The Aftermath: A Bloody Night in Downtown Asheville, Part Six

Chief of Police Si Bernard and Sheriff Henry Reed headed toward Skyland on their horses. They went down South Main Street (now Biltmore Ave.) toward Biltmore. They switched between running their horses and trotting them. The men wanted to get there quickly but did not want to tire the horses out. They made good time. Before they reached Skyland, they met a wagon pulled by two mules. The wagon was followed by 50 armed men on horseback and walking. The body of Will Harris was laying in the wagon.

Frank Jordan handed Harris’s rifle to Chief Bernard. “Si, the boys voted to give this rifle to Captain Page. They thought he might like to have it,” said Jordan. “They also voted to give the reward money to the widows of Blackstock and Bailey.” Chief Bernard said, “That’s nice, Frank; very nice.”

Chief Bernard and Sheriff Reed moved with their horses directly behind the wagon. They asked the posse men to follow them back to Asheville. They reached Biltmore and went across the railroad tracks. They then started up the hill toward Asheville. They soon met the first of thousands of people who lined South Main Street to greet the posse and catch a look at Asheville’s most deadly murderer. Bernard ordered the posse to surround the wagon in order to get it through the crowds. The crowd grew larger as the went up the hill past Newton Academy School.

They stopped the wagon at Hare, Bard and Company Morticians on South Main Street. The members of the posse formed a wall from the wagon to the door of Hare Morticians in order to get Harris’s body in the door. The crowd was mad because they wanted to see the body. Sheriff Reed told the crowd he would let them see the body later. Sheriff Reed told Chief Bernard to go home and get some sleep; he could handle the situation.

Positive ID

Sheriff Reed sent for Harry Finkelstein, who had sold Harris the gun, and J.R. Roberts, who had sold Harris the clothing at the Swartzberg and Son department store. They both identified Harris as the man they had dealt with.

Between the funeral home and Pack Square, South Main Street was jammed with more than 1,000 people. The crowd soon had to part to make way for the funeral procession of James Bailey, whom Harris had murdered, to pass through on the way to the cemetery.

The crowd began to demand to see the body. Sheriff Reed, Dr. Morris and Captain Taylor decided they would allow 20 people in at a time to view the body. It soon became apparent that this would take all day and most of the night at that rate. Reed, Morris and Taylor conferred. They decided to place the body near the window, where it could be seen from the street.

Three police officers were placed outside the window to help control the crowd. They grabbed a man who pulled a pistol and was so angered he tried to shoot the body again through the window. The policeman looked the man in the eyes and said, “Where were you this morning when we needed you?” People stood in line to look at Will Harris’s mangled face. Many people wished to stand several minutes staring at his face. The crowd was so large that viewers were quickly pushed aside by the crowd. Everyone wished to see the killer’s body, and they were in no mood to wait.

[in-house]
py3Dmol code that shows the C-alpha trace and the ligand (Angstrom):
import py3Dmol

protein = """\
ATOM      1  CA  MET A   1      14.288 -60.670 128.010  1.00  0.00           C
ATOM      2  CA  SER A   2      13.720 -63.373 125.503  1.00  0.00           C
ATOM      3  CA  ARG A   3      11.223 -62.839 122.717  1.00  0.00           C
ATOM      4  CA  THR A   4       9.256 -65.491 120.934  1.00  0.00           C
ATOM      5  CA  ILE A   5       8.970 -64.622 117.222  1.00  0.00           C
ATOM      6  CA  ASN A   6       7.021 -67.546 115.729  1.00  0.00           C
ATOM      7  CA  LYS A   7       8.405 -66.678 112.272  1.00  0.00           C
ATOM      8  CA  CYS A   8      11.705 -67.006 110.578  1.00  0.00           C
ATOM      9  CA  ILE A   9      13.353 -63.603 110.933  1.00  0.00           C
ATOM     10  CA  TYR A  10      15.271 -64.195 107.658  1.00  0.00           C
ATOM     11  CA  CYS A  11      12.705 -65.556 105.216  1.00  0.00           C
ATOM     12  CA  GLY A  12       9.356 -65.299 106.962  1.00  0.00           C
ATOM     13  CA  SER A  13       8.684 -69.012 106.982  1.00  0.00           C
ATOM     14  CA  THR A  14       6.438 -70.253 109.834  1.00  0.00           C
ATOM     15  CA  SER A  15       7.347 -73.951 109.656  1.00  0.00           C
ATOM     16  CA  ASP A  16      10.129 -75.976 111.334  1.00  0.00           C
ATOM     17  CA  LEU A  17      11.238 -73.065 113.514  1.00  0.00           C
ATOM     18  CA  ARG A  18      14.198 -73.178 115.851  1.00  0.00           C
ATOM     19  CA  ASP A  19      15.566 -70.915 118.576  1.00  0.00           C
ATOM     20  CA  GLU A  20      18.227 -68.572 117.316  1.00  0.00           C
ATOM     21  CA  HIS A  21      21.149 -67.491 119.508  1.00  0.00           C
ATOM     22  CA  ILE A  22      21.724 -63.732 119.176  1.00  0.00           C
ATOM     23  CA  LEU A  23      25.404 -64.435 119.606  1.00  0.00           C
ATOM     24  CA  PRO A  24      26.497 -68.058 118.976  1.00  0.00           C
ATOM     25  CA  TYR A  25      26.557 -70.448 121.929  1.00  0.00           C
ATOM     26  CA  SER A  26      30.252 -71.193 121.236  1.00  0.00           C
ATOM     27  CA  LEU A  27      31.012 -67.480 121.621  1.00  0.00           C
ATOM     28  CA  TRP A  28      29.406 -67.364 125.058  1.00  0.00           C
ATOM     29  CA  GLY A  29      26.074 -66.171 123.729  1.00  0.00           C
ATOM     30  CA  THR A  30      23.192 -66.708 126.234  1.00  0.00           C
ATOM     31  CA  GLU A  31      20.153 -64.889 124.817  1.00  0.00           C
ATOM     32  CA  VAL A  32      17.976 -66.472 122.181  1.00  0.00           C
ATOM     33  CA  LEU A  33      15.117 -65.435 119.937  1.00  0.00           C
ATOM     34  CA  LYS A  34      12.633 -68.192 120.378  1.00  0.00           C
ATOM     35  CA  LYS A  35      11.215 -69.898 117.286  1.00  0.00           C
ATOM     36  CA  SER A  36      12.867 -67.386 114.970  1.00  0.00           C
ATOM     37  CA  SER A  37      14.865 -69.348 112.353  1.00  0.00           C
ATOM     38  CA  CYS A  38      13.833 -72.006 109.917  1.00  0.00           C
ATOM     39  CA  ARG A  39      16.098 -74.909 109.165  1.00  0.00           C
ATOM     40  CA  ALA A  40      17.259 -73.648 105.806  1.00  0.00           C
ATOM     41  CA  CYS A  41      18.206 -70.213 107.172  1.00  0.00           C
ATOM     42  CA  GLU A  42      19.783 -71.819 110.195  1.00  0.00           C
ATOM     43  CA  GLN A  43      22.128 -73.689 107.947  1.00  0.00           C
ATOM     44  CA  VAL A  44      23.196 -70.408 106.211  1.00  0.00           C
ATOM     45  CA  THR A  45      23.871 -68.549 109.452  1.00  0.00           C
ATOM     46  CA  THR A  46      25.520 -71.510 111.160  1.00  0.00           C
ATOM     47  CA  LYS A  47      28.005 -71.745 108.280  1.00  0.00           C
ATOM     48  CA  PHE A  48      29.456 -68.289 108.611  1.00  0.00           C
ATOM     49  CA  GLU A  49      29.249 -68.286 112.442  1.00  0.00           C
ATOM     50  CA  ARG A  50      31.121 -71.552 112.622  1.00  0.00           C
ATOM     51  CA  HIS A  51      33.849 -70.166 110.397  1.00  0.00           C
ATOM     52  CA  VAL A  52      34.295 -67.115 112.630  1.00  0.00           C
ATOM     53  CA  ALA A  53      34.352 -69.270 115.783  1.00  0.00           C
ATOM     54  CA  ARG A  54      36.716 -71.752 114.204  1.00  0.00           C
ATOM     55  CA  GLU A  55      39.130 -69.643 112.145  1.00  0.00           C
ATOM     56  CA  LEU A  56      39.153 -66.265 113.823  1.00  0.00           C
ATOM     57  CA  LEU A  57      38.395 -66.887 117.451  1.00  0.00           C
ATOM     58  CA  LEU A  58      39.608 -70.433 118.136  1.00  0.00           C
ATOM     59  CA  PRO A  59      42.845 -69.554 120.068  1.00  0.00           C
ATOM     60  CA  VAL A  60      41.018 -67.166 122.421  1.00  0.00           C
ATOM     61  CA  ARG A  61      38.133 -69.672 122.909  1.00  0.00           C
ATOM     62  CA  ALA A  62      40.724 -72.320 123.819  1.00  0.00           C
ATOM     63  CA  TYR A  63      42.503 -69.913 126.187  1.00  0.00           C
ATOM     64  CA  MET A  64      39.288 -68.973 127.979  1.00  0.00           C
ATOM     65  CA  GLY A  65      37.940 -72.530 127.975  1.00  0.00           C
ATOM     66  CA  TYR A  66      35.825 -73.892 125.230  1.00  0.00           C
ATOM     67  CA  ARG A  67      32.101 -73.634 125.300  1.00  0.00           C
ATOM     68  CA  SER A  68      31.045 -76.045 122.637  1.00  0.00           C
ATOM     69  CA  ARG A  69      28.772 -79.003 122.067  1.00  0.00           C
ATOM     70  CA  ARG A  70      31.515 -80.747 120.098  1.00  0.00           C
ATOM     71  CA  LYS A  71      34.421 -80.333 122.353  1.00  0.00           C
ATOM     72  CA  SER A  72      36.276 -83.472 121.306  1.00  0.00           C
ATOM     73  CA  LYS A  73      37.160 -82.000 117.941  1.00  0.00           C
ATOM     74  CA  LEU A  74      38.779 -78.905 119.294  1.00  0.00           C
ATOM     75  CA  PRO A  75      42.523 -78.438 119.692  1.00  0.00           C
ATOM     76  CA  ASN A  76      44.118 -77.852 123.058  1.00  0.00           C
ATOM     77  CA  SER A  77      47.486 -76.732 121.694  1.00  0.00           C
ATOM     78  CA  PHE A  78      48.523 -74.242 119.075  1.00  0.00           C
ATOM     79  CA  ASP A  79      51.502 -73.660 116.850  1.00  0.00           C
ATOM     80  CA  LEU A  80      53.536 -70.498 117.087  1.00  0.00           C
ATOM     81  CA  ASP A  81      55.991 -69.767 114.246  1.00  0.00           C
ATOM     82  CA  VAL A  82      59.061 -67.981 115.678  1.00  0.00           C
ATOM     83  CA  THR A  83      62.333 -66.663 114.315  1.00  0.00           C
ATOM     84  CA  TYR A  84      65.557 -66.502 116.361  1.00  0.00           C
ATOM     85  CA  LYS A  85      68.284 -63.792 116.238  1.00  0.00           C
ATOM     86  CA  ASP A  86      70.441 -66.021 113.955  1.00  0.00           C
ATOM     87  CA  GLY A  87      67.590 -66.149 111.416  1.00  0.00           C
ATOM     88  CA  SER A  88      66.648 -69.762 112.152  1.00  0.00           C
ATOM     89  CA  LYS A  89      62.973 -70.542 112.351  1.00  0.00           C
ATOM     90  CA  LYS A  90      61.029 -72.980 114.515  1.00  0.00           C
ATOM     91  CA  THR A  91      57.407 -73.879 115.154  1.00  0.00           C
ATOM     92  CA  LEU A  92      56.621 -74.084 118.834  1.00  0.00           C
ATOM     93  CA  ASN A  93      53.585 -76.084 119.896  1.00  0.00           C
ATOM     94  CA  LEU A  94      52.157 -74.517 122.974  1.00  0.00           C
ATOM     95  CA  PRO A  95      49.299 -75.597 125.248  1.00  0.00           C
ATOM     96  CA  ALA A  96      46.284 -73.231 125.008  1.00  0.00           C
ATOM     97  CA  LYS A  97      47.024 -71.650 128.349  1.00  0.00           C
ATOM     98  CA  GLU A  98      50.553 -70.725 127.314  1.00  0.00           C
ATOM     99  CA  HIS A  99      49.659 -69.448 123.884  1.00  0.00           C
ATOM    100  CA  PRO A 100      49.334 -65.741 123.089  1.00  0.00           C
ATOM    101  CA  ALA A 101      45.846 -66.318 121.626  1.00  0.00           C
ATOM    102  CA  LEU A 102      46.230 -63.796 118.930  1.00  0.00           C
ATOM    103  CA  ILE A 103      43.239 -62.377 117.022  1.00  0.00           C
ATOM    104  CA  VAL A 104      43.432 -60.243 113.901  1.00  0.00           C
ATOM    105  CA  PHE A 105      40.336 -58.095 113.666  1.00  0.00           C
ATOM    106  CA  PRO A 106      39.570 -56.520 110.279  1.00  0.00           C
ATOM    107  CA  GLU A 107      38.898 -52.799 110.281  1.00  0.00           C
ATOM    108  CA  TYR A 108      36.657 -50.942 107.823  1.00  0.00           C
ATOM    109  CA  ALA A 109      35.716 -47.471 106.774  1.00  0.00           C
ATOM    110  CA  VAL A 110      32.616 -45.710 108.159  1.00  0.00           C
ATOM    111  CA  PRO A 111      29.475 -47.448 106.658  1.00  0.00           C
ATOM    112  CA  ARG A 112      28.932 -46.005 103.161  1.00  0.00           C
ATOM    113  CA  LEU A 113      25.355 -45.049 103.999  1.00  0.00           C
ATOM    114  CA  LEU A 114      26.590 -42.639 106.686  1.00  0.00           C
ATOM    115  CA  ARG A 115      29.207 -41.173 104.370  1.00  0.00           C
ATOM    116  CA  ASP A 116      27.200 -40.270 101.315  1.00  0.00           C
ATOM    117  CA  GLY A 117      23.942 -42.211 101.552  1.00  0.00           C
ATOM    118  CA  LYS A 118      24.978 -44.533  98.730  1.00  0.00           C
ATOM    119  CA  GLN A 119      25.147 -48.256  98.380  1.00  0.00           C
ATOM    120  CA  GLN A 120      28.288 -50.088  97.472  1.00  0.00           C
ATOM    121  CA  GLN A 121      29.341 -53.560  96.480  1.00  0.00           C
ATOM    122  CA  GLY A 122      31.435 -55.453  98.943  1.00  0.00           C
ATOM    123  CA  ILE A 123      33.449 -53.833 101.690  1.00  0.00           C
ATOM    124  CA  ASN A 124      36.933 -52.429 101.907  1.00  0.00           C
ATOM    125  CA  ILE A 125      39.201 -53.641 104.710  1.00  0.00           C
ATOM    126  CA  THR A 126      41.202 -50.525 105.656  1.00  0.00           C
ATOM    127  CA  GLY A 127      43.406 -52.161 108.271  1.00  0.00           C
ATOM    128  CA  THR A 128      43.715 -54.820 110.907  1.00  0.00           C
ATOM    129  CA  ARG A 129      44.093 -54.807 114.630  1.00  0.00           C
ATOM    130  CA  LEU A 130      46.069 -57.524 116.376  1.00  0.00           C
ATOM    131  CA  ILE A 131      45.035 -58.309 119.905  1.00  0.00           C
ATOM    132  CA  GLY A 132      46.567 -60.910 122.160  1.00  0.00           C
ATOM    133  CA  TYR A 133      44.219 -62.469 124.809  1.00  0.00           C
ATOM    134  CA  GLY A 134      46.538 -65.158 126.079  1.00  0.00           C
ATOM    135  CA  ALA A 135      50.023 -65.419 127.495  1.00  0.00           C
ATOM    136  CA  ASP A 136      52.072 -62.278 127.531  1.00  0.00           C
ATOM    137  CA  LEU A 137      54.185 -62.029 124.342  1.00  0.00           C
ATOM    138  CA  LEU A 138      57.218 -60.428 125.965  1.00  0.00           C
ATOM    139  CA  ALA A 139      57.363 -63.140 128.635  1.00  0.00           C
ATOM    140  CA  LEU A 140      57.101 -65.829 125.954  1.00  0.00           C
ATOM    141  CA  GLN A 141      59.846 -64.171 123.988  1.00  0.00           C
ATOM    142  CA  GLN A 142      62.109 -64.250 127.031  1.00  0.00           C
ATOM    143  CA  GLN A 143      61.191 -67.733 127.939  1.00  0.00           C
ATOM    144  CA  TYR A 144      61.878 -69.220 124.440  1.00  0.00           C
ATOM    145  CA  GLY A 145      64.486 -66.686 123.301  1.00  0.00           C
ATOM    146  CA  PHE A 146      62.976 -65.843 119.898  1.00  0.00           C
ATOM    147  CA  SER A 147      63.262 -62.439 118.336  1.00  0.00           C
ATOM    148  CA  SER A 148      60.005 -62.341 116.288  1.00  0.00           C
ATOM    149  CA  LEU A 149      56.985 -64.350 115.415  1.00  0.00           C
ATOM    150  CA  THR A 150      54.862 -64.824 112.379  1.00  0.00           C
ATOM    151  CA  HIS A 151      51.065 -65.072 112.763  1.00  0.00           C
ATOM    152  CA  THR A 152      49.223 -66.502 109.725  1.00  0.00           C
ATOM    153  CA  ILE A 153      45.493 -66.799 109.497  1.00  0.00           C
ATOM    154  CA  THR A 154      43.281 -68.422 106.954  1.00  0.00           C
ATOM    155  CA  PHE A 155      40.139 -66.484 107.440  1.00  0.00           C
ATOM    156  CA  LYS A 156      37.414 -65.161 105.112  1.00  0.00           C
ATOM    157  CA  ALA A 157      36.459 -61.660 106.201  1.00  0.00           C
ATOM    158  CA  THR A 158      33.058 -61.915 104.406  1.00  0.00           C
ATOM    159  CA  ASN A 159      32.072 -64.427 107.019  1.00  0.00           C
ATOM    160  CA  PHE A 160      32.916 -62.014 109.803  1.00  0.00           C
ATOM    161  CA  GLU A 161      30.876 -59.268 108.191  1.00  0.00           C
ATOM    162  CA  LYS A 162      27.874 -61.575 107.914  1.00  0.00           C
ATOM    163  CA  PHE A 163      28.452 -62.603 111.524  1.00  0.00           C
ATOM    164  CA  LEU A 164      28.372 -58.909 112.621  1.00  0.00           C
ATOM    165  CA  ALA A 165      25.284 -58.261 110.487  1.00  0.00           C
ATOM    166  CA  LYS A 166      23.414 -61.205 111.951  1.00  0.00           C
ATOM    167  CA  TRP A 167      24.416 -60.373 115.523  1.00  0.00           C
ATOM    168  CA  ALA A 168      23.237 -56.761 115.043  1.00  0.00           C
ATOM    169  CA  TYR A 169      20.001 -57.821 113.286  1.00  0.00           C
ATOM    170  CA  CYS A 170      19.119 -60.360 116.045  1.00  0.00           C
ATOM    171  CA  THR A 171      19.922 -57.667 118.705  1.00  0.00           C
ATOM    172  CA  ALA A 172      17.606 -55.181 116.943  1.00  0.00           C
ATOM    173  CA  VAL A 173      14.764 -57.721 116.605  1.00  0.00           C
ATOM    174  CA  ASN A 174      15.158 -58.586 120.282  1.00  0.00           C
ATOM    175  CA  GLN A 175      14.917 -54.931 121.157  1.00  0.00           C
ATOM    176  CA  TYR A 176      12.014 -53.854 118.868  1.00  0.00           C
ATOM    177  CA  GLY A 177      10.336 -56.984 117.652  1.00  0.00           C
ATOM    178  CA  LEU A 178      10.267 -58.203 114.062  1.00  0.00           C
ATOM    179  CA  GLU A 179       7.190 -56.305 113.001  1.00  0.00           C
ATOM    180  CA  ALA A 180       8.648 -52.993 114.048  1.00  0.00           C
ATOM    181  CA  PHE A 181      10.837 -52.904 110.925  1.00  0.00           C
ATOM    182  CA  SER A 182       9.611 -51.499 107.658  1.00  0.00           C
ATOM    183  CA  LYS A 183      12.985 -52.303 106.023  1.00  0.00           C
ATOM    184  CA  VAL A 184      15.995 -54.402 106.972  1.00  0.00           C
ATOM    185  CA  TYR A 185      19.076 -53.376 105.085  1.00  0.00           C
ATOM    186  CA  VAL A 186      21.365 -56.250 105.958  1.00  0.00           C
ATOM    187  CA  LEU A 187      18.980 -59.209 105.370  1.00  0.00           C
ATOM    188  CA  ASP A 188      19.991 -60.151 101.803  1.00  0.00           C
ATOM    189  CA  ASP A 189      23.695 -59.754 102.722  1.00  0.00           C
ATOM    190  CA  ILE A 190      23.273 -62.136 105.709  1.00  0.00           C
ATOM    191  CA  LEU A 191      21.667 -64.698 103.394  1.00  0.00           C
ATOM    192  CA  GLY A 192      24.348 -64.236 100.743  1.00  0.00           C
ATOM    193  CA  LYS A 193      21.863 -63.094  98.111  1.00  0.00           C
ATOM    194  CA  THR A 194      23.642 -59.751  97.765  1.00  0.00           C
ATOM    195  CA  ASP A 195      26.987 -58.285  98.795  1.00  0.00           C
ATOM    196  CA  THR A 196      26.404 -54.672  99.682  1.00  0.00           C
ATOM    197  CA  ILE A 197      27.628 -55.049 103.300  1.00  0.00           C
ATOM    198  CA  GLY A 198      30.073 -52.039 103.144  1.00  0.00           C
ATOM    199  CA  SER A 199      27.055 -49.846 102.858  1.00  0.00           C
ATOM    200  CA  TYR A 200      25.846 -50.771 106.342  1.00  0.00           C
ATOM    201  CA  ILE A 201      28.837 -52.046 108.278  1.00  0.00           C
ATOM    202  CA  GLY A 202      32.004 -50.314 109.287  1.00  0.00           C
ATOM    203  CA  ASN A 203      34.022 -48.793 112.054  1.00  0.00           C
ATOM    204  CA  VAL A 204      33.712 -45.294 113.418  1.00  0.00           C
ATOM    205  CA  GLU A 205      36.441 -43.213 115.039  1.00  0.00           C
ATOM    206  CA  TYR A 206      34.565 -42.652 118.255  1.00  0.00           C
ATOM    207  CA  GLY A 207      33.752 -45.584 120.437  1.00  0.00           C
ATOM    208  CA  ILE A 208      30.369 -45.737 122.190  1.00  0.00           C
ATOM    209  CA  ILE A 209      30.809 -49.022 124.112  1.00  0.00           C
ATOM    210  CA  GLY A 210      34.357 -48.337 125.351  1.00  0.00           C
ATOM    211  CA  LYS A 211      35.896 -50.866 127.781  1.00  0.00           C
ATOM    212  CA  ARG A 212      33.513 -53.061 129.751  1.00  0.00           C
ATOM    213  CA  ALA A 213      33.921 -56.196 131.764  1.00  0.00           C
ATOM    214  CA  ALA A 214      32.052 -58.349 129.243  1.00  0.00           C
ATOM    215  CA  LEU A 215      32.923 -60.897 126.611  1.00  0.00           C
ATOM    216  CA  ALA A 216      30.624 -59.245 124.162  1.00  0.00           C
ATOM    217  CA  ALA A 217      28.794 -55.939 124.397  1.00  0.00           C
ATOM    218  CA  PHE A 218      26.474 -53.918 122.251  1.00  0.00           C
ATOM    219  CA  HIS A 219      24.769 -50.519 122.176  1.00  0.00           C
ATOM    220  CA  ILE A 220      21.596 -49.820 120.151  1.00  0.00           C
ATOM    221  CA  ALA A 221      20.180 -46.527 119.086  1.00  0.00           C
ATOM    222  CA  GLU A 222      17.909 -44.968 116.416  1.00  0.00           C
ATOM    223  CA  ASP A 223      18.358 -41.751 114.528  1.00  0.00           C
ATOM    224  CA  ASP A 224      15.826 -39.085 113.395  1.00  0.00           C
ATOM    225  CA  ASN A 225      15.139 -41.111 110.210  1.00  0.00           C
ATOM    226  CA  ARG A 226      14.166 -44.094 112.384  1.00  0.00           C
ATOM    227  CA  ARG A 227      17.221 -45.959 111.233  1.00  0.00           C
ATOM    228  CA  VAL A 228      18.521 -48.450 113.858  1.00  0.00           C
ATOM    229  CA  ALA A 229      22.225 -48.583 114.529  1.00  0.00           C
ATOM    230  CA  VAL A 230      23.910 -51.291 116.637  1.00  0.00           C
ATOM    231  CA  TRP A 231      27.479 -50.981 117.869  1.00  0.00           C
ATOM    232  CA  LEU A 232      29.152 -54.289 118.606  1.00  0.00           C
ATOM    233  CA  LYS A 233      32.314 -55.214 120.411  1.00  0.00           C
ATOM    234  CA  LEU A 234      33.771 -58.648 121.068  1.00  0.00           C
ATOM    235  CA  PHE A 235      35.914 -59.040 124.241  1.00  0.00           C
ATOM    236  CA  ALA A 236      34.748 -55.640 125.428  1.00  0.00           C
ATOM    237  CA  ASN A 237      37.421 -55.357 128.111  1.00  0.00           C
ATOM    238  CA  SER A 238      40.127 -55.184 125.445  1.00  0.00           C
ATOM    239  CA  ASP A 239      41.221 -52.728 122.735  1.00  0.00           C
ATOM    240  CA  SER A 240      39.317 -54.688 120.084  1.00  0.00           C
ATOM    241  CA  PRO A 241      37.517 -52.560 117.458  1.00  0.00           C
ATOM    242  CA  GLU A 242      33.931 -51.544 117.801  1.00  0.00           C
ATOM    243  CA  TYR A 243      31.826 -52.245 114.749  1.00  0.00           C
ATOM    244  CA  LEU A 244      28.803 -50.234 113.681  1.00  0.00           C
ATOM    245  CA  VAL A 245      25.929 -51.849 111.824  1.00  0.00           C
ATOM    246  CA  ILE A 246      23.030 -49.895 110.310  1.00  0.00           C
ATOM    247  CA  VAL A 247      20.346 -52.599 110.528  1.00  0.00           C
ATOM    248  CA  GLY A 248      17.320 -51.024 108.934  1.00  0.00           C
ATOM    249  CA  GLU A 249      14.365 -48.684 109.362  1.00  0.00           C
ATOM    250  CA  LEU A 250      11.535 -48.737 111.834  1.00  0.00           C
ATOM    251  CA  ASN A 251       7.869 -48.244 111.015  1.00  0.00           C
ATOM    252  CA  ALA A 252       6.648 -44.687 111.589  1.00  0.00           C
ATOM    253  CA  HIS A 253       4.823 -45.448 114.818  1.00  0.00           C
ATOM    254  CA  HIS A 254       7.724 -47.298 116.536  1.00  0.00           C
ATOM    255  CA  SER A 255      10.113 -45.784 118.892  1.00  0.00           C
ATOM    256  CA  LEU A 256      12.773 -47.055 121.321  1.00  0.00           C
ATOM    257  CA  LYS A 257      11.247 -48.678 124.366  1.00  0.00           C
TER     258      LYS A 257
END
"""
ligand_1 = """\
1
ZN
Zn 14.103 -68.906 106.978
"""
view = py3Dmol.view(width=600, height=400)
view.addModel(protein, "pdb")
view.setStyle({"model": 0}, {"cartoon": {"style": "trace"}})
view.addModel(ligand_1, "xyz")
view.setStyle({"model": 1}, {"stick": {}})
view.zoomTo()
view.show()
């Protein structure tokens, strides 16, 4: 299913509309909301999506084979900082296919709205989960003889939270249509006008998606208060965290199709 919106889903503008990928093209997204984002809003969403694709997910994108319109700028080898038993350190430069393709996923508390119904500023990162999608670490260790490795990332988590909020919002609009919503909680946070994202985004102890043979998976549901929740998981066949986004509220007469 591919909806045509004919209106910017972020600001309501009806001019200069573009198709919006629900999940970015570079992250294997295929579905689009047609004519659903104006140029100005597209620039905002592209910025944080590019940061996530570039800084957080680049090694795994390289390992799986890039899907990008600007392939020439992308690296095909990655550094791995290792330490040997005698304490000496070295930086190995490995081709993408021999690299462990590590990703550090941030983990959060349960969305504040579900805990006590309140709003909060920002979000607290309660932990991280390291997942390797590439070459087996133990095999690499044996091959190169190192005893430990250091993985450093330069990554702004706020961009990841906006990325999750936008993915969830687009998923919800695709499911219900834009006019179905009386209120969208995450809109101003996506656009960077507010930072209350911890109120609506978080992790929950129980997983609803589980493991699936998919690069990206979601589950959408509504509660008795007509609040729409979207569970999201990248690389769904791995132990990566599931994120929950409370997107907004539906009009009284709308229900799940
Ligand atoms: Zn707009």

New Town, New Name

It appeared no one really knew the man’s name. Some called him Will Harris, and others called him James Harvey. Eli White, an elderly man, stepped up to view the body. His eyes opened wide in disbelief. He said, “That is Rufe Lindsey of York, SC. I knew him well.” It appeared that Will Harris, or whatever his name was, used a different name in every town. No one will probably ever know his real name. He would get in trouble and come up with another name.

Chief Bernard went home and rested all afternoon. He ate supper at 8 pm and then took the streetcar downtown. He got off at College and North Market Street. He walked over to South Main Street, where he saw a group of men gathered on the sidewalk. Bernard figured the men were up to no good. He walked up to the men and stared at them. They started leaving one at a time until there was only one man left: W.B. Anderson. Anderson was known to be a local troublemaker. Finally, Anderson turned and left. The Chief then walked across the square to police headquarters.

Asheville newspapers gave an accurate account of the events. James Caine, the editor of the Citizen, was a member of the posse. The out-of-town papers were a different story. They said the posse was led by George W. Vanderbilt and John A. Roebling, both from wealthy New York City families. They reported that Vanderbilt and Roebling fired the two shots that killed Harris. Chief Bernard read the papers and shook his head in disbelief. The big-city papers could not believe native Asheville and Buncombe County residents were capable of doing anything.

To read the earlier parts of this story, go to, click on “SECTIONS,” then “DAYS GONE BY.”

Bruce Whitaker documents Fairview-area genealogy. To get in touch with him, contact the Crier at [email protected] or 828-771-6983 (call/text).

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